Surprisingly enough, cryotherapy, or cold therapy, is not a modern invention – in fact, the practice has been around for decades. Did you know that ancient papyrus scrolls have been found documenting the application of ice on a number of patients? Cool, right?
So what else is there to know about the history of cold therapy as a wellness offering? Scroll through our infographic below, or jump down to read the timeline with all the historical details.
2500 B.C.: Egyptians walked like Egyptians — and also used cold temperatures to treat diseases and other ailments.
400 B.C.: Hippocrates, also known as the father of medicine, was an ancient Greek physician documented the benefits of cold exposure when applied to swelling, pain, and bleeding.
Napoleonic era: Ice was widely used as a cooling mechanism for amputation and anesthesia.
1845: Englishman Dr. James Arnott, also known as the father of modern cryosurgery, observed the local cold application on numerous conditions — from headaches to tumors — and reported back the benefits. His solution mixed crushed salt with ice for temperatures of -18° to – 24° C and was used to freeze skin, breast, and cervical cancer tumors.
1851: Arnott launched a cold therapy apparatus at the Great Exhibition in London in 1851 with the intent to apply to acne and neuralgia, but the device failed to get cold enough for his purpose.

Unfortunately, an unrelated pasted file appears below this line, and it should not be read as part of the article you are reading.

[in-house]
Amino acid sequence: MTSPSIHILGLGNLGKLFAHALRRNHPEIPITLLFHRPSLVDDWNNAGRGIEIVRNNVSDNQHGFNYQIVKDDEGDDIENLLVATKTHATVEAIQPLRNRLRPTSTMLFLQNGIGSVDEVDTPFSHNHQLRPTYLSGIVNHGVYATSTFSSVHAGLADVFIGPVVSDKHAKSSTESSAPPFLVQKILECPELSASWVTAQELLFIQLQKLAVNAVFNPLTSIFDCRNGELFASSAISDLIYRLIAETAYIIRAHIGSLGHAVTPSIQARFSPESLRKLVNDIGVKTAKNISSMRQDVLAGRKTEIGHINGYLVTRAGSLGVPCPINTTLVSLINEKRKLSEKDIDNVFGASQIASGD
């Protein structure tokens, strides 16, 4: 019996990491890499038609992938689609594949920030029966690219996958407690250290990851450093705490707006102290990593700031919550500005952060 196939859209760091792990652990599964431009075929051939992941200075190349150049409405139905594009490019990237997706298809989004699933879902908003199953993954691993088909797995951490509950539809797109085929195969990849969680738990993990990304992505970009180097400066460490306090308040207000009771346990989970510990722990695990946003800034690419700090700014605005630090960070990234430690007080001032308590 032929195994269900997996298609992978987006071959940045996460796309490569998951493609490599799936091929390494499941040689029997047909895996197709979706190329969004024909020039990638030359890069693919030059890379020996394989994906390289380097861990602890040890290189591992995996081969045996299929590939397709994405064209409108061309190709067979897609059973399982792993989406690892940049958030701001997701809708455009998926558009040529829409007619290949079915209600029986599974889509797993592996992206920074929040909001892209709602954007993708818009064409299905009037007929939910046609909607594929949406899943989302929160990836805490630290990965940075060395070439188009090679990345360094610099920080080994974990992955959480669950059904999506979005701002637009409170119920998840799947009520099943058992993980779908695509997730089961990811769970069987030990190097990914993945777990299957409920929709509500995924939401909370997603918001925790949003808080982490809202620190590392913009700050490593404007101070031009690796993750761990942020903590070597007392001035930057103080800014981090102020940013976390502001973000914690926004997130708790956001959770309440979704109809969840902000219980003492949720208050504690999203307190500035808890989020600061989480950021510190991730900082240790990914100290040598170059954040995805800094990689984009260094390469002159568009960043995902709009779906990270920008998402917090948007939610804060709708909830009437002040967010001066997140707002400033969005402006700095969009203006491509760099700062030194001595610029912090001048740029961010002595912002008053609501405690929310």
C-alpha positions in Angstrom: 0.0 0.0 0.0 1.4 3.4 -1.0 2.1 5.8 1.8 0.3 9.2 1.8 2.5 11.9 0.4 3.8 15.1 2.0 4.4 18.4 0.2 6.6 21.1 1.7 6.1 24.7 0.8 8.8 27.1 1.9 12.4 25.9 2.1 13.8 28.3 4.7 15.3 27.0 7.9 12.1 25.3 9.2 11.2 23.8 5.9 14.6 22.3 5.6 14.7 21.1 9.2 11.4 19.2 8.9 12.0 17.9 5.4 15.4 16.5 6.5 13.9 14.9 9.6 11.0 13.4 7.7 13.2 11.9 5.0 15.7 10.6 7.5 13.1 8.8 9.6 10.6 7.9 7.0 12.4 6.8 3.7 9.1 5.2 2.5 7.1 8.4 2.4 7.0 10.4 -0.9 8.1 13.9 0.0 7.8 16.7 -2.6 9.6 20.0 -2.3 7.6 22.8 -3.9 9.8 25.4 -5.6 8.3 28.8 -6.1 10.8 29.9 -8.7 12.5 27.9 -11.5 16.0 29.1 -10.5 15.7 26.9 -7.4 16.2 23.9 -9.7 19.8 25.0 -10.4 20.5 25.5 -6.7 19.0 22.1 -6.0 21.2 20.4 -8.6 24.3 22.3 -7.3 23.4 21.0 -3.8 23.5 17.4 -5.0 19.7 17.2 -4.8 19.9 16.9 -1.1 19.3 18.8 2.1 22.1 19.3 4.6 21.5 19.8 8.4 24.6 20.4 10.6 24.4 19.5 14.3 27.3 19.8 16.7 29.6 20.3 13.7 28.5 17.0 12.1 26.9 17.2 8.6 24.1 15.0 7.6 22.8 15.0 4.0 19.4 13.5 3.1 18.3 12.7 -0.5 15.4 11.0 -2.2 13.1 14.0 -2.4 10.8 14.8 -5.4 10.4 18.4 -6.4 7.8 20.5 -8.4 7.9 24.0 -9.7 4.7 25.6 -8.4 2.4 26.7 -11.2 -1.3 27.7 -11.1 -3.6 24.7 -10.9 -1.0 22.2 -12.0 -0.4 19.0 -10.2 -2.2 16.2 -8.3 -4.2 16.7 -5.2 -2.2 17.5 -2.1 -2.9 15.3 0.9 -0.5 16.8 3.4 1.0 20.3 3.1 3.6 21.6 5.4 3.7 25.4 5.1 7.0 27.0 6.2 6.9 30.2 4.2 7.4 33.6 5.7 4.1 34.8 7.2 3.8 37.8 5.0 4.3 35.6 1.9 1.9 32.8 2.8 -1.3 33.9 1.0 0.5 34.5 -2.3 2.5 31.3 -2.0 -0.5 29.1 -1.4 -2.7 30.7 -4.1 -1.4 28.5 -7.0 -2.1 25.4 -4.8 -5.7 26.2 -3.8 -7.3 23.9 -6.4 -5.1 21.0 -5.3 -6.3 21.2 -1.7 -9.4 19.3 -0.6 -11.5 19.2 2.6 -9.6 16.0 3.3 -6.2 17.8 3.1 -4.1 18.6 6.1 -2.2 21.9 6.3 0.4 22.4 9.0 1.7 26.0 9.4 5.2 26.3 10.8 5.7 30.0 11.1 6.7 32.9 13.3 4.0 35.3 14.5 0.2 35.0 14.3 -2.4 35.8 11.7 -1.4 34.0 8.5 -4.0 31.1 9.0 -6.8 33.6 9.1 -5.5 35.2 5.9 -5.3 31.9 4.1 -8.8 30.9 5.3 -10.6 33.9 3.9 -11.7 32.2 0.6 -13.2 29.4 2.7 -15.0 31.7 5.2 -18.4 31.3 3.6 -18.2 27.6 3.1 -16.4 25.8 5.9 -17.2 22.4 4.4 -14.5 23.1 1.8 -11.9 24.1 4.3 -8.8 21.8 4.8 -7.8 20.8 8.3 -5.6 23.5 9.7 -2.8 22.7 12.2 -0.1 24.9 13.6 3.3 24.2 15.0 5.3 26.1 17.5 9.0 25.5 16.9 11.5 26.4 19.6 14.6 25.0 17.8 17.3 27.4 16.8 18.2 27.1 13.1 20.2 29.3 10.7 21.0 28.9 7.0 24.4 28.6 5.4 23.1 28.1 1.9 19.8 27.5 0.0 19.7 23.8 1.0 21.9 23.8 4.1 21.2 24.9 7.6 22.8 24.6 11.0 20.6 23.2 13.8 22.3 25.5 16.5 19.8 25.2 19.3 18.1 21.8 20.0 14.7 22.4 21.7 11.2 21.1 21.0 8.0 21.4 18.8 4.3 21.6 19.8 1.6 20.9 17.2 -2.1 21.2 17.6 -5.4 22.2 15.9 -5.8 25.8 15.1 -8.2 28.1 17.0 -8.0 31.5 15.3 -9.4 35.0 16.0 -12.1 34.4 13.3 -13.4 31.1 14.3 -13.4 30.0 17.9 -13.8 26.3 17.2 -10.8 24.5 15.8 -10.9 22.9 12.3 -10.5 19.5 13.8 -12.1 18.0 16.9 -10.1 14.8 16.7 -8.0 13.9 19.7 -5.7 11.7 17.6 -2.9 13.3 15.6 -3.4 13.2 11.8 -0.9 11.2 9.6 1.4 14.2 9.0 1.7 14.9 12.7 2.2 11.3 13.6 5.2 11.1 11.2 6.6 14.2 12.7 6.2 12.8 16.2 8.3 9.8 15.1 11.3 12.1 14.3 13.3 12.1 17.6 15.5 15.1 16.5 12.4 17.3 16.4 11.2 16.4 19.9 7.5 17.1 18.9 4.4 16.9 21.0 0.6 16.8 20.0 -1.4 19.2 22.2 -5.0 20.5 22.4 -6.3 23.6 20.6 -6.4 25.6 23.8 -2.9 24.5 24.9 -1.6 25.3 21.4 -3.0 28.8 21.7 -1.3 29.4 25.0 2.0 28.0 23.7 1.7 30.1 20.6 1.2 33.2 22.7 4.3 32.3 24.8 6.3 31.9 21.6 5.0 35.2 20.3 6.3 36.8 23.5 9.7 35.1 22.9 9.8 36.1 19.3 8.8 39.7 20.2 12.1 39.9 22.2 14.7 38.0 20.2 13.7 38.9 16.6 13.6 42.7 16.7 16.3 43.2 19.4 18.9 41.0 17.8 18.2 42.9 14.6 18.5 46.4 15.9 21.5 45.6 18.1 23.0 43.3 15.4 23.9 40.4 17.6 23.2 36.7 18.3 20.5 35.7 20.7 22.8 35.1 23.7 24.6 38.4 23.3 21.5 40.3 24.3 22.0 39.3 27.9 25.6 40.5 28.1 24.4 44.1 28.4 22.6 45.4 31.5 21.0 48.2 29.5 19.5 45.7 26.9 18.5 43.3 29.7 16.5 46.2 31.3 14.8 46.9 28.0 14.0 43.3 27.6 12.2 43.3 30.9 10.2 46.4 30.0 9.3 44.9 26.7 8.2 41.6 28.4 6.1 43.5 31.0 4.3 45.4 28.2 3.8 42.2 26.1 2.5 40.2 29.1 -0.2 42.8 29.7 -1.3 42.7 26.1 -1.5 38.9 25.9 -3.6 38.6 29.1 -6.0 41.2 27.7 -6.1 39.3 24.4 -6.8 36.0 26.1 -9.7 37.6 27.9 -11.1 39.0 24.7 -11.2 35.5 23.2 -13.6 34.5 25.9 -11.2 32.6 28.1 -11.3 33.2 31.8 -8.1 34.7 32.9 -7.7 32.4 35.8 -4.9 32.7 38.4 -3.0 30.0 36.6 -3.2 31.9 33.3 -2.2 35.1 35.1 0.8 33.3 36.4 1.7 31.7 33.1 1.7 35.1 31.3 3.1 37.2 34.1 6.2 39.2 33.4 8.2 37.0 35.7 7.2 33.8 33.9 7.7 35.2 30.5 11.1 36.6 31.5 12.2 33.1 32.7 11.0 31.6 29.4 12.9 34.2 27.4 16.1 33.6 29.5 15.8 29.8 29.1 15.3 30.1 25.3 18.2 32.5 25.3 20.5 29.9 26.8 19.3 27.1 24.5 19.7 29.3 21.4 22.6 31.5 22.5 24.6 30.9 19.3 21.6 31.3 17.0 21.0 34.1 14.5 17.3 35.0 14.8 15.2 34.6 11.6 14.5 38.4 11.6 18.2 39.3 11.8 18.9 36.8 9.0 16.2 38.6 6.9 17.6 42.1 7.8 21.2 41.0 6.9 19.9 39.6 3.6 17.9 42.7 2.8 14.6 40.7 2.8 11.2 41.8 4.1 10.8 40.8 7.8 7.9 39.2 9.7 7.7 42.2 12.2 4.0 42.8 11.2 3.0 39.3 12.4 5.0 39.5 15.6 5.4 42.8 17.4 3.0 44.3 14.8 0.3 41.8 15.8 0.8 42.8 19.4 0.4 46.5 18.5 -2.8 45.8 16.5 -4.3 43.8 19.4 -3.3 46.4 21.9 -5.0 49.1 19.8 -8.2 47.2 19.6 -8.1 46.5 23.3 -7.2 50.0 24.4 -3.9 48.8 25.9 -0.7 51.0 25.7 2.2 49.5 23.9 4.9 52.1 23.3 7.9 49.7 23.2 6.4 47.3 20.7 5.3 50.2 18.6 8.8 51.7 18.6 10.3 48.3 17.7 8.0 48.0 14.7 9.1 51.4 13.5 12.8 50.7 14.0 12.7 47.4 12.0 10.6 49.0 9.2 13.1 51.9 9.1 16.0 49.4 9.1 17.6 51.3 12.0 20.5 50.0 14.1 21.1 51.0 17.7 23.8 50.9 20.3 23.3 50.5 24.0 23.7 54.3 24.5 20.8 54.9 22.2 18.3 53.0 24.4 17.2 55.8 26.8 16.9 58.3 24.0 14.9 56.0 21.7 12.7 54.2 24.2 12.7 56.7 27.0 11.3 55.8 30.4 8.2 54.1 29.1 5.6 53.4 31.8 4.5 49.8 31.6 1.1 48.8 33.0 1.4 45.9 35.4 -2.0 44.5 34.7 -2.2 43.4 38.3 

1899: Campbell White was the first person to use liquid gas in medicine. His air, at a chilling -195° C, was used to treat a diverse number of skin ailments. Using a gas flask as a liquid air sprayer, it was the first handheld cryosurgery device available.
1907: William A. Pusey, a Chicago-based physician, preferred the use of carbon dioxide snow at a temperature of -78.5° C, to treat a number of maladies.
1950: Liquid nitrogen breaks onto the scene at a whopping -196° C and begins being used in clinical practice. Herman V. Allington was at the forefront of this practice, using cotton swabs dipped in liquid nitrogen to treat various skin diseases.
1978: Dr. Yamauchi coins the term “whole body cryotherapy” and freezes his patient’s skin for pain management of rheumatoid arthritis. After experiencing positive results, he and his partner began developing cryotherapy chambers.
1980s: Nordic and Eastern European countries adopt cryotherapy, with Polish scientists adapting Yamaguchi’s approach to decrease recovery time and increase athletic performance. In May 2000, the Olympic rehabilitation center opened in Spala, Poland, featuring cryotherapy machines for training and injury rehabilitation.
2014: Impact Cryotherapy launches their cryotherapy machine — the only one manufactured in the U.S. — and brings innovation to the recovery process.
2018: Impact Cryotherapy forms Cryoshift Cryotherapy to deliver their one-of-a-kind machine, along with other alternative therapies, with an all-new wellness franchise.